THE President is faced with daunting tasks. Crushing burdens. Everyone knows this. But she has only six months to accomplish great things, or risk the country degenerating into an irredeemable basket case. This, at least, seems to be the consensus of those in the know. Bankers, economic managers, businessmen, entrepreneurs, and even some of the smarter people in government.
The future of the administration, they say, is inextricably bound to the fate of the country, which will be decided in the very short term indeed. Three things must be attended to, and handled, between now and December. In the opinion of these economic movers and shakers they are, the Bloated debt, an Inflated government labor force, and a Resentful population.
Our bloated debt, of course, is what has led to the country’s staggering deficits. Some maintain that the government has been reduced to only being able to spend 30% of all income collected on running the government, with the vast bulk of revenues going to pay old and new debts. What is clear is that something drastic needs to be done, if the government is to have a chance to pare down our debt, and thus free up funds for genuine development.
The experts claim that the biggest item in this debt, the mother of all white elephants, is the National Power Corporation. The solution according to the technocrats, is to divide the debt of Napocor in half. One half would be absorbed by the National Government. The other half could then be gradually paid off, or at least handled, provided Napocor eliminates its current deficits in turn.
The only way to handle those deficits would be to raise its rates. As Napocor itself has said, that would mean a rise in the cost of Napocor’s electrical rates by somewhere in the neighborhood of 80%. The effect would be an increase of the consumer’s Meralco bill by 40%. By any measure, this is a huge increase in the cost of electricity.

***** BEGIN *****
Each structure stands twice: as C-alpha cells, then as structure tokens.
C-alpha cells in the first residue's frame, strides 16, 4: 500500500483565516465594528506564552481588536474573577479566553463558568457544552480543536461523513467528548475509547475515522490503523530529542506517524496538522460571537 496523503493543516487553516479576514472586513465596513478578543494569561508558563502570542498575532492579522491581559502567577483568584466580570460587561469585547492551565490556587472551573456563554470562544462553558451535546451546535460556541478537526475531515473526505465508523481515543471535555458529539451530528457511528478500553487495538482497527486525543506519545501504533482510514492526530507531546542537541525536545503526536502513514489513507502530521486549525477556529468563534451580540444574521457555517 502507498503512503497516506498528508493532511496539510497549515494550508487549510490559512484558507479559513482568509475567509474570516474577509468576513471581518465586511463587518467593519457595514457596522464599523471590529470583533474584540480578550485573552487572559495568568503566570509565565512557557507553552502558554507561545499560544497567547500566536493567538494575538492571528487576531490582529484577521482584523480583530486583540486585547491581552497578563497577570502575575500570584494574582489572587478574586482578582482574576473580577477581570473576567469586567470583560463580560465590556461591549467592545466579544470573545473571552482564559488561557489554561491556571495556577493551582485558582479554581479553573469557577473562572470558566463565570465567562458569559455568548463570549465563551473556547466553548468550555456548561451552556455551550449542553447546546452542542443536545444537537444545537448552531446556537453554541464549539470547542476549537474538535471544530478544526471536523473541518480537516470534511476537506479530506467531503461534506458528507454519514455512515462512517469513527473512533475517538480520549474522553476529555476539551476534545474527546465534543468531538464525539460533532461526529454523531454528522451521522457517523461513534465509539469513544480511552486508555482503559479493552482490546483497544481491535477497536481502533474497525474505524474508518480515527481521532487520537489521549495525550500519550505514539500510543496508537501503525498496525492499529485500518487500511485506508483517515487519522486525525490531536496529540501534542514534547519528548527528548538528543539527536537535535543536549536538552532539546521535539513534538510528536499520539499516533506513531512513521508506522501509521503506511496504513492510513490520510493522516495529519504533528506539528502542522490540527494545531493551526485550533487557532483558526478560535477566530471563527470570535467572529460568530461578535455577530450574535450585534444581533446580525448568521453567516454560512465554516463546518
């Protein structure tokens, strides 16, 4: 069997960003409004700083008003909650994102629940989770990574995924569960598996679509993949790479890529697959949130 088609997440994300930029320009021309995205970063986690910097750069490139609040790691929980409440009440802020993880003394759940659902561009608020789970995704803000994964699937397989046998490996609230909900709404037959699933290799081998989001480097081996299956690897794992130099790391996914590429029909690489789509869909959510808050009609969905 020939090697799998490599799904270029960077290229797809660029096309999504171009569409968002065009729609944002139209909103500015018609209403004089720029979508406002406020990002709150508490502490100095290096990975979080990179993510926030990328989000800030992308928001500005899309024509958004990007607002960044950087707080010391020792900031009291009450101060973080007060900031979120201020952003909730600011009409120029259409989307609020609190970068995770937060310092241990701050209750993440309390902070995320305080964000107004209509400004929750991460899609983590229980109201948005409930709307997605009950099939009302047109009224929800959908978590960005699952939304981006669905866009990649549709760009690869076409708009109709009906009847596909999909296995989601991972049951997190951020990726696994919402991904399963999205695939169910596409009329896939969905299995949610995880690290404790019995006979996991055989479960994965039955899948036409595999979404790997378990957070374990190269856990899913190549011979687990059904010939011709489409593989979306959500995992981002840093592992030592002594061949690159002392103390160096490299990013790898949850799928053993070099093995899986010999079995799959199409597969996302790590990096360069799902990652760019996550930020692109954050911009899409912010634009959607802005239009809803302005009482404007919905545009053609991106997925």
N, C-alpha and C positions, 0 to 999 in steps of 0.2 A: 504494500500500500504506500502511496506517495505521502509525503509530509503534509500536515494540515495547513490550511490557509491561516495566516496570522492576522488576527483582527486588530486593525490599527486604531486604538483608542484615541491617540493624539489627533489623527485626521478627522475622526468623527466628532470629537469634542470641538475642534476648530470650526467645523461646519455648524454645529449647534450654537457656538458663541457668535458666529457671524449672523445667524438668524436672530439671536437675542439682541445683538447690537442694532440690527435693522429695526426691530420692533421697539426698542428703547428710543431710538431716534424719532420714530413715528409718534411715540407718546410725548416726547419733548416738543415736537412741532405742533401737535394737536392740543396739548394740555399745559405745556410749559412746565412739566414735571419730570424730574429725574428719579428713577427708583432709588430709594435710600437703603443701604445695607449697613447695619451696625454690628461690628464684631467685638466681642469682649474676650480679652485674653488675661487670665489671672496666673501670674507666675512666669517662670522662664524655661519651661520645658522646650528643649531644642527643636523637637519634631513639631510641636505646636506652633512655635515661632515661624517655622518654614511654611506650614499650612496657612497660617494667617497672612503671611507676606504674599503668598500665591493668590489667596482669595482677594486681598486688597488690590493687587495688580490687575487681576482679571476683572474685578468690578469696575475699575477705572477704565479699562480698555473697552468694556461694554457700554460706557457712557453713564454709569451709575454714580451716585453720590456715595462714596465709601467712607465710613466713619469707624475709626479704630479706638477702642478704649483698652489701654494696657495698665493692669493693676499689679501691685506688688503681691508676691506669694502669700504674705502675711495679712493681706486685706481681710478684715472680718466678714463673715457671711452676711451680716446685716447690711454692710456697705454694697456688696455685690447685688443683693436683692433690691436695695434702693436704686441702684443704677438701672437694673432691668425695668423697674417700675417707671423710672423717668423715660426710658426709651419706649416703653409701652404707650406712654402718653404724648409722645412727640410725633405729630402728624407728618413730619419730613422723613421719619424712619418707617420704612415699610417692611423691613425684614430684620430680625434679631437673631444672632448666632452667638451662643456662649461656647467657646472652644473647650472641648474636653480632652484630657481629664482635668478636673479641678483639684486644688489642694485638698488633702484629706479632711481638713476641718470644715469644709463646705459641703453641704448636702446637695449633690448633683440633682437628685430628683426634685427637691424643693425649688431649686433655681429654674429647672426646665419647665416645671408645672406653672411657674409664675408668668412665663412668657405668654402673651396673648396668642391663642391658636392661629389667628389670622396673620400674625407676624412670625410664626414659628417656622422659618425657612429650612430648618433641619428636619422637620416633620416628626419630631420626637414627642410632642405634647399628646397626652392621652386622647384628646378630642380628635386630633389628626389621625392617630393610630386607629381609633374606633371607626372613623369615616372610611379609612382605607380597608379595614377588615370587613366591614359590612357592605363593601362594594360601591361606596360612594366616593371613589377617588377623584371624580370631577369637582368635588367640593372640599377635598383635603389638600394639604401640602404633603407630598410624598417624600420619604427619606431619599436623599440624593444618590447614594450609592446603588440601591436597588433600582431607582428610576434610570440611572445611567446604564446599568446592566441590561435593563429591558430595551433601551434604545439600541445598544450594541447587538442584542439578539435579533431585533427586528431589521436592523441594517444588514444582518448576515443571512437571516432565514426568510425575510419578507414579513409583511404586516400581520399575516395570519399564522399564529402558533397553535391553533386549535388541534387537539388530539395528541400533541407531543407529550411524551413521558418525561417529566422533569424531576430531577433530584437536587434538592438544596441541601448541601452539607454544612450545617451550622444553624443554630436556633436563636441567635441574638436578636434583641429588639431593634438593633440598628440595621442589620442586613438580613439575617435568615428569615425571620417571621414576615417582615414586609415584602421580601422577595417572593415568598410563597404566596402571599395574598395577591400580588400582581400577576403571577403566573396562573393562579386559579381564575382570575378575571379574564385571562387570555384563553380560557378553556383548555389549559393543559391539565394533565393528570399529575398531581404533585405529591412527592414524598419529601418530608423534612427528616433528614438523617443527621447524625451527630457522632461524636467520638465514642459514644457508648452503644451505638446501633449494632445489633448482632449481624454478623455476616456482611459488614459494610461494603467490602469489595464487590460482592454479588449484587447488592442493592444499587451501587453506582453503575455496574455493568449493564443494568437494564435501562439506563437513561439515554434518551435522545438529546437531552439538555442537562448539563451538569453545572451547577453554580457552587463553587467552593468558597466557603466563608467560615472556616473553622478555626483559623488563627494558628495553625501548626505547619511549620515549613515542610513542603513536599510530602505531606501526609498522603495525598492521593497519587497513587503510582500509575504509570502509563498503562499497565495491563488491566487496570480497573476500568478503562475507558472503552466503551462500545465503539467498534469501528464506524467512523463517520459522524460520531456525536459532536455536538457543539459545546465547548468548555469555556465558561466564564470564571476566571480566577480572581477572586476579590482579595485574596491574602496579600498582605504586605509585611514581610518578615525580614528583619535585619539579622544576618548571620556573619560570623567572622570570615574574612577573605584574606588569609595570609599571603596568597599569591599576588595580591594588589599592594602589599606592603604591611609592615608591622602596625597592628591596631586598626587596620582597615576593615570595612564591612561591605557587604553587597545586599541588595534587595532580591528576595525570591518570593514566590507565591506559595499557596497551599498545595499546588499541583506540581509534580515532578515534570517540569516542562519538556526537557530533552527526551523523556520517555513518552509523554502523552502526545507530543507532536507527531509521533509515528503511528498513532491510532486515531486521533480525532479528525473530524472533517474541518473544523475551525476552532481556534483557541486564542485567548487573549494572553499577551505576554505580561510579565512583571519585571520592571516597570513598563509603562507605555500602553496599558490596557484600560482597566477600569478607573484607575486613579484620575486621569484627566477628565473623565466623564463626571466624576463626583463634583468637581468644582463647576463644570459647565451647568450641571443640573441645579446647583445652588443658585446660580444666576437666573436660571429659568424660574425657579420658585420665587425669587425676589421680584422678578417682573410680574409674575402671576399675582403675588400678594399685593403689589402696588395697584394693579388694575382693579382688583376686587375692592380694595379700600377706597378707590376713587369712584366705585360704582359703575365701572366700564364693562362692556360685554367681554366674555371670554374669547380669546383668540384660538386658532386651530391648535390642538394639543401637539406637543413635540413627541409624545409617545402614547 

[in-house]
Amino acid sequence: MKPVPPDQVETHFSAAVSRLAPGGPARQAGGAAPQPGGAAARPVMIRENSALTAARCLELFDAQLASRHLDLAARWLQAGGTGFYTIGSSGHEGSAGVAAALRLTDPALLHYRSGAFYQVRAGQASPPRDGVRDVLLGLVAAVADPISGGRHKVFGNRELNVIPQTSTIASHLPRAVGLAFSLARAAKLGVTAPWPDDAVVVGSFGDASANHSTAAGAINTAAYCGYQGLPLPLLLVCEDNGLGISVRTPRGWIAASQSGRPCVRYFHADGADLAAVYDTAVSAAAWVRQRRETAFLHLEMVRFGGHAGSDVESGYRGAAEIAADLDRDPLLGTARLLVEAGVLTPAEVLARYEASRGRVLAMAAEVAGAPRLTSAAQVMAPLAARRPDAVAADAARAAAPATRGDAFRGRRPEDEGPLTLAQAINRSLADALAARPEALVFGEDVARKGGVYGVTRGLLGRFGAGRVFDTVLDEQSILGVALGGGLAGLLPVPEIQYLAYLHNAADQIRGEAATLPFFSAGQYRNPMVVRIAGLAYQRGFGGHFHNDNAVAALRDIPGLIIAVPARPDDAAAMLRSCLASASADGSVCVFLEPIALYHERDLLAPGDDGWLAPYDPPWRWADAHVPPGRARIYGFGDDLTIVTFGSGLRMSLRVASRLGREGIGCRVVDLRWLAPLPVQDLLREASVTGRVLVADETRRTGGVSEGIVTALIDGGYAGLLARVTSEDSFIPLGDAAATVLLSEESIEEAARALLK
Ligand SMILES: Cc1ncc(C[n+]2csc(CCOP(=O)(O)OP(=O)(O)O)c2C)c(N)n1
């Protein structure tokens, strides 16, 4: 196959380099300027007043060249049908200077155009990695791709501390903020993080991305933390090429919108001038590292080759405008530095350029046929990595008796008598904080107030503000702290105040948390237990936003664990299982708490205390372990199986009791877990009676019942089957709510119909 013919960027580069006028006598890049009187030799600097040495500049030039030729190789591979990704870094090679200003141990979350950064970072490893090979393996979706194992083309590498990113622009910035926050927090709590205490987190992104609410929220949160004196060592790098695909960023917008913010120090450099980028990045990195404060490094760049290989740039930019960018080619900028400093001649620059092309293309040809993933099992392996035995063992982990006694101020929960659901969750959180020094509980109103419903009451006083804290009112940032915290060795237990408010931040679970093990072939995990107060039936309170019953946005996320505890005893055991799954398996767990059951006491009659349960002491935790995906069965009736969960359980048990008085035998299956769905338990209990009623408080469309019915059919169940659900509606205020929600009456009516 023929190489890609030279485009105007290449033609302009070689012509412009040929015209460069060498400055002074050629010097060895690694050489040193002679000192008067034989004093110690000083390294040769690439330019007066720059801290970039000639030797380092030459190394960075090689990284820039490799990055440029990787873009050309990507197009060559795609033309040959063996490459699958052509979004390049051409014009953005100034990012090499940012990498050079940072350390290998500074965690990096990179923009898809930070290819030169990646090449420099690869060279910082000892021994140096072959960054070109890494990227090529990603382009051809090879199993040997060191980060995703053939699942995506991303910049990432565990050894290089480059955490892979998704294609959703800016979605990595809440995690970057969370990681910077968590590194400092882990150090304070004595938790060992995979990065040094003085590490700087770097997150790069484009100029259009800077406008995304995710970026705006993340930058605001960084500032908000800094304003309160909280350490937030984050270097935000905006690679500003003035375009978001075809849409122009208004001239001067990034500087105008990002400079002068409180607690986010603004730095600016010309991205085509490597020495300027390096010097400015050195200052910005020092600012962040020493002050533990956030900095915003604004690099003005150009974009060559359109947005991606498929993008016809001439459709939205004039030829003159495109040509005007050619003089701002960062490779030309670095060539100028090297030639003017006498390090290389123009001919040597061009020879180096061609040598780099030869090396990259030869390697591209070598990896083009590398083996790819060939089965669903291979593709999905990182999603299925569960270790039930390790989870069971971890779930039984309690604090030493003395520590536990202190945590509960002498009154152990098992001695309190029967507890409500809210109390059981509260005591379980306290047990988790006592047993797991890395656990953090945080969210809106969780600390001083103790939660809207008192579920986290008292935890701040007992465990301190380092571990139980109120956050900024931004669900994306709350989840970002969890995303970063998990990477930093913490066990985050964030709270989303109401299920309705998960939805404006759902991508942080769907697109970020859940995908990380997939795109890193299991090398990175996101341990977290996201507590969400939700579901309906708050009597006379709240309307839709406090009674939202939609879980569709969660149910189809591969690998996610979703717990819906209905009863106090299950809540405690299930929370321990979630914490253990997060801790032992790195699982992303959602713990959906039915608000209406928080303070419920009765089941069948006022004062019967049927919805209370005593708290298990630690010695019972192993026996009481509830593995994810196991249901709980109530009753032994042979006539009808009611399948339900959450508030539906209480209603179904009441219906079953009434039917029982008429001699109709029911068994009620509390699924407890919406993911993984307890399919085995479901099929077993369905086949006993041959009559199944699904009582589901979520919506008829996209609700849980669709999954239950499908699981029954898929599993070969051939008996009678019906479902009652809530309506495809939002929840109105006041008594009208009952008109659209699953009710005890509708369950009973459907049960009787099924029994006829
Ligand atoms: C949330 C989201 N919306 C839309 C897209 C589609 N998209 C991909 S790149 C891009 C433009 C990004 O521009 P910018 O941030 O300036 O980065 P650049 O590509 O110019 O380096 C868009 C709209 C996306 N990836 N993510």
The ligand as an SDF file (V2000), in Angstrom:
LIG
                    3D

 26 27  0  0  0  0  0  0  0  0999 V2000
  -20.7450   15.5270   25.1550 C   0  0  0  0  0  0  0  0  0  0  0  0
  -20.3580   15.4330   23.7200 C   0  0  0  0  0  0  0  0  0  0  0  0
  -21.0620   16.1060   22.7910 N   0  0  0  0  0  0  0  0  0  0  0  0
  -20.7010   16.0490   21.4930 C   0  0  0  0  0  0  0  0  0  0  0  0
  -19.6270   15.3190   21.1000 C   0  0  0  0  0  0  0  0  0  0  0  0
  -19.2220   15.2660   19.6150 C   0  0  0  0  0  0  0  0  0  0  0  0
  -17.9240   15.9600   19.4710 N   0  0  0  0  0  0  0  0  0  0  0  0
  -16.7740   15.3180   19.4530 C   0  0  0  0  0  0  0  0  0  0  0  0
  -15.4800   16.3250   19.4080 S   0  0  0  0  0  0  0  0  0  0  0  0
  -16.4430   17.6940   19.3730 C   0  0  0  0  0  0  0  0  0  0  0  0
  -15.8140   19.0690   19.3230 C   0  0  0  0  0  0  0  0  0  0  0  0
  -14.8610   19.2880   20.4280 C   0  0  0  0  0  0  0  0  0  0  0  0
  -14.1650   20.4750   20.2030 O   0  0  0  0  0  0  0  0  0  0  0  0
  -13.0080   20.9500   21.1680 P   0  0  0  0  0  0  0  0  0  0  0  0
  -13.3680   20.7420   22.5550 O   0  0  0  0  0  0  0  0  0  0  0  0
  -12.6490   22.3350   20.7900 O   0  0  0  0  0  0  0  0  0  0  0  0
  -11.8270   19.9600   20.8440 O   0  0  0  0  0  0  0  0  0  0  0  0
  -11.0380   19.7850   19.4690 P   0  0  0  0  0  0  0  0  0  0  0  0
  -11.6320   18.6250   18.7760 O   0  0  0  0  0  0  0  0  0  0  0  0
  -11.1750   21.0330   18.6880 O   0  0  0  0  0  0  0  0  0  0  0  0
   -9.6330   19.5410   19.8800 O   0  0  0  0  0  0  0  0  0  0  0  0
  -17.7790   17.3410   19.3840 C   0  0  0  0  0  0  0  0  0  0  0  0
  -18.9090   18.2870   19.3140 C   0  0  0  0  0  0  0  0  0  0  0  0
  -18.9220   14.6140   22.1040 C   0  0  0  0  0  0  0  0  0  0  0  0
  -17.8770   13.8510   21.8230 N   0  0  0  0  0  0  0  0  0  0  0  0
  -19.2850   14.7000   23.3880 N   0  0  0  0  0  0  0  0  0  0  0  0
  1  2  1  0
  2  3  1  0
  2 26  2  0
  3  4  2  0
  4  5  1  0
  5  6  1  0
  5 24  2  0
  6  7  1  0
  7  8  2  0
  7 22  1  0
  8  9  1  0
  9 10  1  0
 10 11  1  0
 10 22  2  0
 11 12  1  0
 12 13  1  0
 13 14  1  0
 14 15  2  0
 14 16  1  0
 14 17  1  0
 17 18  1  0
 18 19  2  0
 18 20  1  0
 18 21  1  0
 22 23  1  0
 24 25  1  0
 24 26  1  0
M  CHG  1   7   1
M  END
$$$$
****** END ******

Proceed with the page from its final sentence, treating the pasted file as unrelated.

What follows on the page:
The bankers and experts claim it needs to be done. First of all, such a move would begin the process of controlling the debt of Napocor, and potentially make it saleable.
At the same time, as the government attends to Napocor, it must end its freewheeling habit of borrowing to cover deficits. The only way to do this is to raise taxes, particularly for sectors that have long enjoyed exemptions from the government. 80% of the tax base consists of wage earners, who automatically pay their taxes through the withholding tax. Professionals who earn much more, pay far less in taxes. They have to pay more, and immediately so. This will not be popular either.
But by attending to the festering Napocor problem, and broadening the tax base, and updating the index of sin taxes, the government can hope to swiftly put itself in a better fiscal position. And not a moment too soon. As things stand, bankers expect their international colleagues to lower the credit and other ratings of the country early next year. The result of such downgradings would be not only greater difficulty in sourcing loans for the government, but a rise in interest rates affecting the private sector. Higher interest means less money to go around. Less money to go around means less money to invest in anything new; higher interest means the risk of troubled companies collapsing because of defaulting on their loans.